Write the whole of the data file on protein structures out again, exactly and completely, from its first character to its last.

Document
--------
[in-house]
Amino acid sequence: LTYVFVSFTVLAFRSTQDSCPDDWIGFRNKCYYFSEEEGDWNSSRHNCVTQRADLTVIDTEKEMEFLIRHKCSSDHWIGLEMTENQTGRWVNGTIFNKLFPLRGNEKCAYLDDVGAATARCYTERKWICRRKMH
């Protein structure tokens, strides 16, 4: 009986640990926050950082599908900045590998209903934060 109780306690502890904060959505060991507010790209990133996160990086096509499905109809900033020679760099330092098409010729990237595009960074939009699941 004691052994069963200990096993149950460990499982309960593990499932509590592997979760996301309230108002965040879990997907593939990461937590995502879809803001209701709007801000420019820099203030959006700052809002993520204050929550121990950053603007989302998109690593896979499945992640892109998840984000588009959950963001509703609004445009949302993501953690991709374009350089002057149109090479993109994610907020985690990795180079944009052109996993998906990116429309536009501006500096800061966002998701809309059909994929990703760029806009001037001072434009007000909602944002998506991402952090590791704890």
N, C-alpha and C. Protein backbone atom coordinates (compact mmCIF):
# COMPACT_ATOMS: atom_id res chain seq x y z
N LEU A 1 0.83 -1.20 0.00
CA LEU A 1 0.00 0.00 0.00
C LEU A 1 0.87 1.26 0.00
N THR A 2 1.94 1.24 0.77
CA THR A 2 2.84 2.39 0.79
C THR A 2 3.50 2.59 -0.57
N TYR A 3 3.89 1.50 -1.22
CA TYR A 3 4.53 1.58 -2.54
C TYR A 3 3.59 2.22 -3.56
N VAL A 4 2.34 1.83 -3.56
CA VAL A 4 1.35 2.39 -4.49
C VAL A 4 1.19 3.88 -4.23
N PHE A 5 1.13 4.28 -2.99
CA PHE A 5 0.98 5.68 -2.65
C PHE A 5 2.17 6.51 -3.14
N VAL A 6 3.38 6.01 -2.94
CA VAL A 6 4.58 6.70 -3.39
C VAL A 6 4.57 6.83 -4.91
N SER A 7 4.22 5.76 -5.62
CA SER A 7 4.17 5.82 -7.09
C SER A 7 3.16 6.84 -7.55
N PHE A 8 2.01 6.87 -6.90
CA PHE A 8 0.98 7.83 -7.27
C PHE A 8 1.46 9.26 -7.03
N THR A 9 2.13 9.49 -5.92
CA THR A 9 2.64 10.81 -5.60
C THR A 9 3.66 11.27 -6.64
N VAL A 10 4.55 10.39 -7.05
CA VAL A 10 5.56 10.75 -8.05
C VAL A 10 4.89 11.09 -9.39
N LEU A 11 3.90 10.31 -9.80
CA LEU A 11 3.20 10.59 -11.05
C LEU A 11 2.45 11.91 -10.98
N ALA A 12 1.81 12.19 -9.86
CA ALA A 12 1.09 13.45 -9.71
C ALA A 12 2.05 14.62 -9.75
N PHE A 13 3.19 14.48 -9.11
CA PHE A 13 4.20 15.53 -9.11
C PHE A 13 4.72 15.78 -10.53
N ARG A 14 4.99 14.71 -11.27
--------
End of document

[in-house]
Amino acid sequence: LTYVFVSFTVLAFRSTQDSCPDDWIGFRNKCYYFSEEEGDWNSSRHNCVTQRADLTVIDTEKEMEFLIRHKCSSDHWIGLEMTENQTGRWVNGTIFNKLFPLRGNEKCAYLDDVGAATARCYTERKWICRRKMH
């Protein structure tokens, strides 16, 4: 009986640990926050950082599908900045590998209903934060 109780306690502890904060959505060991507010790209990133996160990086096509499905109809900033020679760099330092098409010729990237595009960074939009699941 004691052994069963200990096993149950460990499982309960593990499932509590592997979760996301309230108002965040879990997907593939990461937590995502879809803001209701709007801000420019820099203030959006700052809002993520204050929550121990950053603007989302998109690593896979499945992640892109998840984000588009959950963001509703609004445009949302993501953690991709374009350089002057149109090479993109994610907020985690990795180079944009052109996993998906990116429309536009501006500096800061966002998701809309059909994929990703760029806009001037001072434009007000909602944002998506991402952090590791704890």
N, C-alpha and C. Protein backbone atom coordinates (compact mmCIF):
# COMPACT_ATOMS: atom_id res chain seq x y z
N LEU A 1 0.83 -1.20 0.00
CA LEU A 1 0.00 0.00 0.00
C LEU A 1 0.87 1.26 0.00
N THR A 2 1.94 1.24 0.77
CA THR A 2 2.84 2.39 0.79
C THR A 2 3.50 2.59 -0.57
N TYR A 3 3.89 1.50 -1.22
CA TYR A 3 4.53 1.58 -2.54
C TYR A 3 3.59 2.22 -3.56
N VAL A 4 2.34 1.83 -3.56
CA VAL A 4 1.35 2.39 -4.49
C VAL A 4 1.19 3.88 -4.23
N PHE A 5 1.13 4.28 -2.99
CA PHE A 5 0.98 5.68 -2.65
C PHE A 5 2.17 6.51 -3.14
N VAL A 6 3.38 6.01 -2.94
CA VAL A 6 4.58 6.70 -3.39
C VAL A 6 4.57 6.83 -4.91
N SER A 7 4.22 5.76 -5.62
CA SER A 7 4.17 5.82 -7.09
C SER A 7 3.16 6.84 -7.55
N PHE A 8 2.01 6.87 -6.90
CA PHE A 8 0.98 7.83 -7.27
C PHE A 8 1.46 9.26 -7.03
N THR A 9 2.13 9.49 -5.92
CA THR A 9 2.64 10.81 -5.60
C THR A 9 3.66 11.27 -6.64
N VAL A 10 4.55 10.39 -7.05
CA VAL A 10 5.56 10.75 -8.05
C VAL A 10 4.89 11.09 -9.39
N LEU A 11 3.90 10.31 -9.80
CA LEU A 11 3.20 10.59 -11.05
C LEU A 11 2.45 11.91 -10.98
N ALA A 12 1.81 12.19 -9.86
CA ALA A 12 1.09 13.45 -9.71
C ALA A 12 2.05 14.62 -9.75
N PHE A 13 3.19 14.48 -9.11
CA PHE A 13 4.20 15.53 -9.11
C PHE A 13 4.72 15.78 -10.53
N ARG A 14 4.99 14.71 -11.27